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Candidates for 2026 Representatives Speak on their Goals for SA

The Editorial Board of the Monitor reached out to the candidates for Representative and President of the Class of 2026 to ask about why they're running for office. They were given three questions to answer as they saw fit:

  1. What should be the role of student government on our campus?

  2. What do you think are the biggest issues on campus right now? What will you do to address them?

  3. What experiences (previous leadership roles, identities, etc) do you have that will make you an effective representative?

Below are the answers of the candidates for Representative in the order in which they were received.



Quentin Messer


  1. Student Assembly is the most influential tool students have to raise concerns to one another and the administration. Its role should include accountability for the good works done and working collectively to fix more problematic issues. Taking on collective responsibility to help improve the club system and recognizing its importance in maintaining student work-life balance. Student Assembly should also take on an active role in asking questions that can improve our community, such as; how do we foster more community involvement that helps to uplift others in their endeavors, whether athletically, spiritually, creatively, or intellectually?

  2. In my opinion, social transparency and social mobility are the most significant issues. Before becoming a community member, the most “authentic” information regarding social life on campus came through a well-rehearsed speech given by tour guides. There’s much more to social life at Hamilton than the constructed narratives revealed. I will encourage the administration and students to break out and engage across the community instead of siloing themselves with a self-imposed narrative. Hamilton’s principles of the Open Curriculum and the ability to study whatever should also translate to the social aspects of life here!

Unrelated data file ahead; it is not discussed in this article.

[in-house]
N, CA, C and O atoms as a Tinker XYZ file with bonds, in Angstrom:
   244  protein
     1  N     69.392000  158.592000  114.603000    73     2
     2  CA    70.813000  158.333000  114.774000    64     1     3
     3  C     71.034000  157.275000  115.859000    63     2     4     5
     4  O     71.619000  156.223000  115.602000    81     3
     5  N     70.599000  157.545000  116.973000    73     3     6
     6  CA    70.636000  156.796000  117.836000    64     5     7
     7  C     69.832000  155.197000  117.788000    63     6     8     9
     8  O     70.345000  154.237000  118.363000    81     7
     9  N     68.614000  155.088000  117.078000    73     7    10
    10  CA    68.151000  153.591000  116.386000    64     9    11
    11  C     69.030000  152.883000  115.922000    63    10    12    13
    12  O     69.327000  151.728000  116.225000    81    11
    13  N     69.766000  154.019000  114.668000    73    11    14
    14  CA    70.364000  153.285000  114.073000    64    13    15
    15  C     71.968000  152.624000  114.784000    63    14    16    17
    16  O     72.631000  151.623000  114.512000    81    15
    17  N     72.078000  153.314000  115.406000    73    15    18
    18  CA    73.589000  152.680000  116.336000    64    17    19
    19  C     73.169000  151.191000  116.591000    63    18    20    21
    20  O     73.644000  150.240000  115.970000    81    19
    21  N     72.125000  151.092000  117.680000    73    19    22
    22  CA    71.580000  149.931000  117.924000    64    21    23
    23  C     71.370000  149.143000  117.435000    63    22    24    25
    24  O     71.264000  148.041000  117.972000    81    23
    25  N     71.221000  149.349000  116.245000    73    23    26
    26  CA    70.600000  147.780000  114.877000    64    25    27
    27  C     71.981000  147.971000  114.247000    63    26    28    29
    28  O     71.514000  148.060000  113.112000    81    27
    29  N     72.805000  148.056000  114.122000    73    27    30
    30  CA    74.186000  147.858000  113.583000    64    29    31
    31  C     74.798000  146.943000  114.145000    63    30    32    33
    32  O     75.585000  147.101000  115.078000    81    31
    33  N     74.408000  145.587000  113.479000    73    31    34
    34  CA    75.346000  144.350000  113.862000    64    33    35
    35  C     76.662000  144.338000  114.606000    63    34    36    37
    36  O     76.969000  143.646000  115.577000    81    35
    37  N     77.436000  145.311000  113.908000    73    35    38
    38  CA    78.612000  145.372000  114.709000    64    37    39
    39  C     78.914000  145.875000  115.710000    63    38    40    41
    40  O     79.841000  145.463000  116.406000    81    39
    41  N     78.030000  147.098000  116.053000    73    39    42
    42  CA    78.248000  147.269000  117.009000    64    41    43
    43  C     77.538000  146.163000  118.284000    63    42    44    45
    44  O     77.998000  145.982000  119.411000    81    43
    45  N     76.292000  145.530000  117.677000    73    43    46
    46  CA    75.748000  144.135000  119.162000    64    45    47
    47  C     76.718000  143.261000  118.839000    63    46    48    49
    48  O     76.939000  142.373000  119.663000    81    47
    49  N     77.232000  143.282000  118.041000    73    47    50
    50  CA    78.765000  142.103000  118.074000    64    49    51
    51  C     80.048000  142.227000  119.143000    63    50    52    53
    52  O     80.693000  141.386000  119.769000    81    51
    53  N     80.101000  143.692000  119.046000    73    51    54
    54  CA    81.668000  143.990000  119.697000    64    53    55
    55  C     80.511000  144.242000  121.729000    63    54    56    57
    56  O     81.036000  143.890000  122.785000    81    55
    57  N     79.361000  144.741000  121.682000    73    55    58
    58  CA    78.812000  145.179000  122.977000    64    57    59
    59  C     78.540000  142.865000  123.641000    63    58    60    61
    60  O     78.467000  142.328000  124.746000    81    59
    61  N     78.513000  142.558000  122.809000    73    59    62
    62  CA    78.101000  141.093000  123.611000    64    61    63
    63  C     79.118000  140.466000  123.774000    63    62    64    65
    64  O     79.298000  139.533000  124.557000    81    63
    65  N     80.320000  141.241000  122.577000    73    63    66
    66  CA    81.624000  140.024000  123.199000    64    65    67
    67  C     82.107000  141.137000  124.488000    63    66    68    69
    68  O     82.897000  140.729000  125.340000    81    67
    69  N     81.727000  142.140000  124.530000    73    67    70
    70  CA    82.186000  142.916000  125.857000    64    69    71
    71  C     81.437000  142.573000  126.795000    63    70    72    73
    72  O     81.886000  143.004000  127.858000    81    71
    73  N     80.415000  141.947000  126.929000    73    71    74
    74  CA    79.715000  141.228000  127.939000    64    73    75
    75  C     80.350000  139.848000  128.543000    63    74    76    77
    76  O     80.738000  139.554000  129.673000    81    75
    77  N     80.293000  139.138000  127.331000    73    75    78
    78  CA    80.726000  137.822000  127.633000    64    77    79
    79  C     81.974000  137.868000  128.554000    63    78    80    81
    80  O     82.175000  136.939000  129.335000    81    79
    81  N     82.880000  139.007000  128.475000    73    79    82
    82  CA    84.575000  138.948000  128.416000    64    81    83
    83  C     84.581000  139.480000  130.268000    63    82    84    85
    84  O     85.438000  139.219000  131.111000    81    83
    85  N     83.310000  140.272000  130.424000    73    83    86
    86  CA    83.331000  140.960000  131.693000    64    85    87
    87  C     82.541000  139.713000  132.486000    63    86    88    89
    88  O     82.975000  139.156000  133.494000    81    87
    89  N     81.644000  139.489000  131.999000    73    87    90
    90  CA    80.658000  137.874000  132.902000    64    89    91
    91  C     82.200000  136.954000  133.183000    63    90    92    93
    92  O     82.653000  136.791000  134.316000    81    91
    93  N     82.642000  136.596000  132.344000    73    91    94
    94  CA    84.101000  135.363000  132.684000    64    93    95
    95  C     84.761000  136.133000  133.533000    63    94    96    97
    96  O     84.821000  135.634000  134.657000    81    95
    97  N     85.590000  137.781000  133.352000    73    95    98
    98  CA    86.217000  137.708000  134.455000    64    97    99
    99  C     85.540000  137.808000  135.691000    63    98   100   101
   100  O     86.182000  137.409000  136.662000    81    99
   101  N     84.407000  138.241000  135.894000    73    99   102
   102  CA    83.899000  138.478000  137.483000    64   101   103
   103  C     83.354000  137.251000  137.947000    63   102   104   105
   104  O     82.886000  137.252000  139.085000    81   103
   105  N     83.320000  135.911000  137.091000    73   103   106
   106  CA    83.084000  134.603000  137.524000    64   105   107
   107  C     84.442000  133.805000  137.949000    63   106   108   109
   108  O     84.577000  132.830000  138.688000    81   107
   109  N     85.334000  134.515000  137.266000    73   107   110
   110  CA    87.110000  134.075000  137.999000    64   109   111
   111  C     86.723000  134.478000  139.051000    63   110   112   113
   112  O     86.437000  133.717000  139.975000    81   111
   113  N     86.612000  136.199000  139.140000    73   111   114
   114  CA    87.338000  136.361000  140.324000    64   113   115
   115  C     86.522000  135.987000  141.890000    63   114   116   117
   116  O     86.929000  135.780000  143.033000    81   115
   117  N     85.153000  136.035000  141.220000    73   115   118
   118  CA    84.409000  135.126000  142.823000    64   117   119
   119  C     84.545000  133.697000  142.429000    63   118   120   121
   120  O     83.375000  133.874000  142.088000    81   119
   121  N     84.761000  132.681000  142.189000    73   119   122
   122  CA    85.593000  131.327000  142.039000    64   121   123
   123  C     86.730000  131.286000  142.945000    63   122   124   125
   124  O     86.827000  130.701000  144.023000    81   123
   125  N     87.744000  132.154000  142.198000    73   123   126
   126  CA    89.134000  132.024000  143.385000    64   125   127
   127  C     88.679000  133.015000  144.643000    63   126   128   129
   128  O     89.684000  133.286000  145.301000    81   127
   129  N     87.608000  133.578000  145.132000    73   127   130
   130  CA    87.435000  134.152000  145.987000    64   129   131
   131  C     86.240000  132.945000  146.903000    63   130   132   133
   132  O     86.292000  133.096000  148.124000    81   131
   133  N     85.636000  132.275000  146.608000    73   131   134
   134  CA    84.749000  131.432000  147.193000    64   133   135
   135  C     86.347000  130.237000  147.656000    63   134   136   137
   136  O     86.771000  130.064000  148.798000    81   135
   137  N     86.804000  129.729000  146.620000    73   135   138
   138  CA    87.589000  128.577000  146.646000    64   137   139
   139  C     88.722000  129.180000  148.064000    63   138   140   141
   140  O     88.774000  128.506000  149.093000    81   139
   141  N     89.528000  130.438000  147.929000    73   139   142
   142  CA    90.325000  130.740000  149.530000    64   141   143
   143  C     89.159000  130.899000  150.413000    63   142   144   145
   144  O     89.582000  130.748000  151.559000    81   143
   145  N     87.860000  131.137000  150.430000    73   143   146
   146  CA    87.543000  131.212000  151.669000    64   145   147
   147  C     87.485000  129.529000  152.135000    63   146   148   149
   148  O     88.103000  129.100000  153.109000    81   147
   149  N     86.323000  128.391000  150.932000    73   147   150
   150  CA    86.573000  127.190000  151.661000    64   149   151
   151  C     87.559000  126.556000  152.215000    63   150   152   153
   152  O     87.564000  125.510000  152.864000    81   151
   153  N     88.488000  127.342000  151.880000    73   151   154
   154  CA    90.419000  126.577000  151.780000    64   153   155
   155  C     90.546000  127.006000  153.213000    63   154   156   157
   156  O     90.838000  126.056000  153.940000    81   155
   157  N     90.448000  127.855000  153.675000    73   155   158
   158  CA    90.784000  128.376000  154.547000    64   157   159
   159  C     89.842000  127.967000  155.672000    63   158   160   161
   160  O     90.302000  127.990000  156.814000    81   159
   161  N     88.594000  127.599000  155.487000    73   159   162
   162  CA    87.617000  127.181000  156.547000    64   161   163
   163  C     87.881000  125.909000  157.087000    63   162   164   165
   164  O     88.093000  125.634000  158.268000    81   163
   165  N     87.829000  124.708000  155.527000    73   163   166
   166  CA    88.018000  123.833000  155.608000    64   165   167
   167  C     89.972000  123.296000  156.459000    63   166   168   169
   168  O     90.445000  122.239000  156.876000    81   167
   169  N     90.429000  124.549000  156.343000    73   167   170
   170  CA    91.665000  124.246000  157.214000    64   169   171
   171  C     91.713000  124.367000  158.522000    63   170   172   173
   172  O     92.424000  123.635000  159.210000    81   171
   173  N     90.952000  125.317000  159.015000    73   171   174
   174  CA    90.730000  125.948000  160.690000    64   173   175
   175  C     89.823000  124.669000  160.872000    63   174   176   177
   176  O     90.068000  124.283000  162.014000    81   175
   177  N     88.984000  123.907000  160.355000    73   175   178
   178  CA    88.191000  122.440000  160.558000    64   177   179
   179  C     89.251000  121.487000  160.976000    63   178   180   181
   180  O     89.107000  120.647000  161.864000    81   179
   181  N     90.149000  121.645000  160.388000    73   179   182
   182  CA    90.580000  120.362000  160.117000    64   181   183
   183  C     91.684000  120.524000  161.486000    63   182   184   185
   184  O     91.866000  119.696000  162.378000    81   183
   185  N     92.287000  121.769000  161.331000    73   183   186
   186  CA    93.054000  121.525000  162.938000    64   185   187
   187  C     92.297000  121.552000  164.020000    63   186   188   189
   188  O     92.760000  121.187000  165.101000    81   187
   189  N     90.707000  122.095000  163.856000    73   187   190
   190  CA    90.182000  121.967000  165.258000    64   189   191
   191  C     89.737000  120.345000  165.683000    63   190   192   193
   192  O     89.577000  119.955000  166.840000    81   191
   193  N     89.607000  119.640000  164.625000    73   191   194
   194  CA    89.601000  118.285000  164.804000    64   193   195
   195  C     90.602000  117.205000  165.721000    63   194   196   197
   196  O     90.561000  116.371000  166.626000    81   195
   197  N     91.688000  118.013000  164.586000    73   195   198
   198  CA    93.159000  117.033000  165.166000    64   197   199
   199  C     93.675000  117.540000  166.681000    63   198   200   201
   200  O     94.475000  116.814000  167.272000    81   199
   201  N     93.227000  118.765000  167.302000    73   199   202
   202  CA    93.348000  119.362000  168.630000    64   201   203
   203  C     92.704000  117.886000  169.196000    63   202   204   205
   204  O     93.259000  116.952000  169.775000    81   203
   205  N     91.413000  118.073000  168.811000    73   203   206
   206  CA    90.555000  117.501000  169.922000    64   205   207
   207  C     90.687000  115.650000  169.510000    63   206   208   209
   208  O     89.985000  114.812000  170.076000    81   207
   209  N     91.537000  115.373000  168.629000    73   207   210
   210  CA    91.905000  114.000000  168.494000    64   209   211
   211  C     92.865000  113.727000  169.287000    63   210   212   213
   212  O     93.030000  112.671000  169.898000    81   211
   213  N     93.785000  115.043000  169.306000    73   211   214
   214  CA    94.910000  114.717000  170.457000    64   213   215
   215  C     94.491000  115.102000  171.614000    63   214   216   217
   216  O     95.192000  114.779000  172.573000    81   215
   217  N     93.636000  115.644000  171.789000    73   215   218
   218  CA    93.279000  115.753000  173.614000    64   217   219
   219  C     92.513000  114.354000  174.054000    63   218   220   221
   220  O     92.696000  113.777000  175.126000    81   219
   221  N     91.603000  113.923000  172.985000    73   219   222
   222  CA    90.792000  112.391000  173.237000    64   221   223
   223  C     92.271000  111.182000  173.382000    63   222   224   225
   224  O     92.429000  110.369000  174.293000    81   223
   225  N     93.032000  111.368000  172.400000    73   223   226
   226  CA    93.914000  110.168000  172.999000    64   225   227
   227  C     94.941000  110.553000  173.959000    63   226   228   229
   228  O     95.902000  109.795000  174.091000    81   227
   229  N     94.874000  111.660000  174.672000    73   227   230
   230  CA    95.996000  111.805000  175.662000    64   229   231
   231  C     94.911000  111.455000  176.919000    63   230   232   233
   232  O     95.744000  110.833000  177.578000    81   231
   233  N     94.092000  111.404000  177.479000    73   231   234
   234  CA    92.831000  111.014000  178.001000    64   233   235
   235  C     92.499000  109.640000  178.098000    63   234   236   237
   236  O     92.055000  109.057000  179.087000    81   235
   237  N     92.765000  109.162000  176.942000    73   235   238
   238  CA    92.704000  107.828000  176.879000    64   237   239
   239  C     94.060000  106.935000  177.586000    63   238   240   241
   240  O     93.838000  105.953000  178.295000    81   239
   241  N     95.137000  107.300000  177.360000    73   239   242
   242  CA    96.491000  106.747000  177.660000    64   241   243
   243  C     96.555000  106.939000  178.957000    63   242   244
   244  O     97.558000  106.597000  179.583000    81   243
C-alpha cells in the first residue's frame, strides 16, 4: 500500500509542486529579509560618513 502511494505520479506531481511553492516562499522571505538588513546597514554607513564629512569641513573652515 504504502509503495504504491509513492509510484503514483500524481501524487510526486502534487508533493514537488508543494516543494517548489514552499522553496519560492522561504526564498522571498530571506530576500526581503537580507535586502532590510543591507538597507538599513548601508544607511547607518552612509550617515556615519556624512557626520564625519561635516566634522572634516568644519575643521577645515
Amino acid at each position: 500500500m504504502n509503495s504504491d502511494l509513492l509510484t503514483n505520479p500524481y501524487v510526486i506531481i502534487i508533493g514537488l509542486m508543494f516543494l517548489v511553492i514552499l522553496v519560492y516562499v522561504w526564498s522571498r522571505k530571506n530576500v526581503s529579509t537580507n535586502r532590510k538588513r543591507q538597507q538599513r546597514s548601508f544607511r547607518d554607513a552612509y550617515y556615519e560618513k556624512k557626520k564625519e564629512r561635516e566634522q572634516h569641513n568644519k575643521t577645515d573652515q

3. Being an effective representative requires a willingness to engage with a wide range of people whose identities and beliefs may differ from mine. There’s an opportunity for change in being uncomfortable, and a representative shouldn’t back away from discomfort but instead embrace it. This past summer, I served as a U.S. Senate intern in Washington D.C., and as the youngest intern, I was immersed in a widely uncomfortable world. I learned that being a good representative requires the ability to embrace discomfort and capitalize on the opportunities it provides, and I plan to do just this when serving Hamilton!


Gael Javier


  1. The universal role of student government on our campus is to represent the student population. This could be by hosting events of interest, planning college traditions and festivals, and advocating for the students on campus. However, we should be more of an opportunity for change. In my previous experience, school issues are dismissed. As someone who had to fight for opportunity, "no" isn’t change. This does not mean to force our way, but to promote innovation, bring alternate solutions, and compromise. Making our voices heard and changing is what the role of student government on campus is.

  2. There are a lot of issues on campus, but our biggest issue, and sorry to sound like a broken record, is diversity. The more specific issue would be accurate representation and inclusivity. An instance where this happened was "Dinner under the tent" on Sunday, August 21'st. The food being served was being promoted as "Mexican" food, but several actual Hispanics know that was not the case. One way to fix this is to have someone come in, someone authentic, to teach and educate the staff. Another idea is for each heritage month, the menu represent different food culture.

  3. I've had the privilege of holding many leadership roles, but the notable ones include National Honor Society President, Senior Class Secretary and Key Club Webmaster. I've experienced loss, and I've experienced change, and I hope to do the same here at Hamilton. I come from a lower middle class area in Las Vegas, and also spent living four years in Mexico, where I could experience the world in a different lens. I'm proud to be first generation, of my roots, and of my pride. I know fear; I know hate, and I know adaptability. But most importantly, I am human.


Aedan Burke


  1. I believe the role of student government at Hamilton should be prevalent in hosting community events, making impactful changes and/or additions to our campus life, and most importantly holding a student voice for some of the bigger issues or situations on campus that might involve more faculty input than students'. The organization and structure student government holds for student input for our campus and college ideas are important to give students more power and ability to affect change in our community.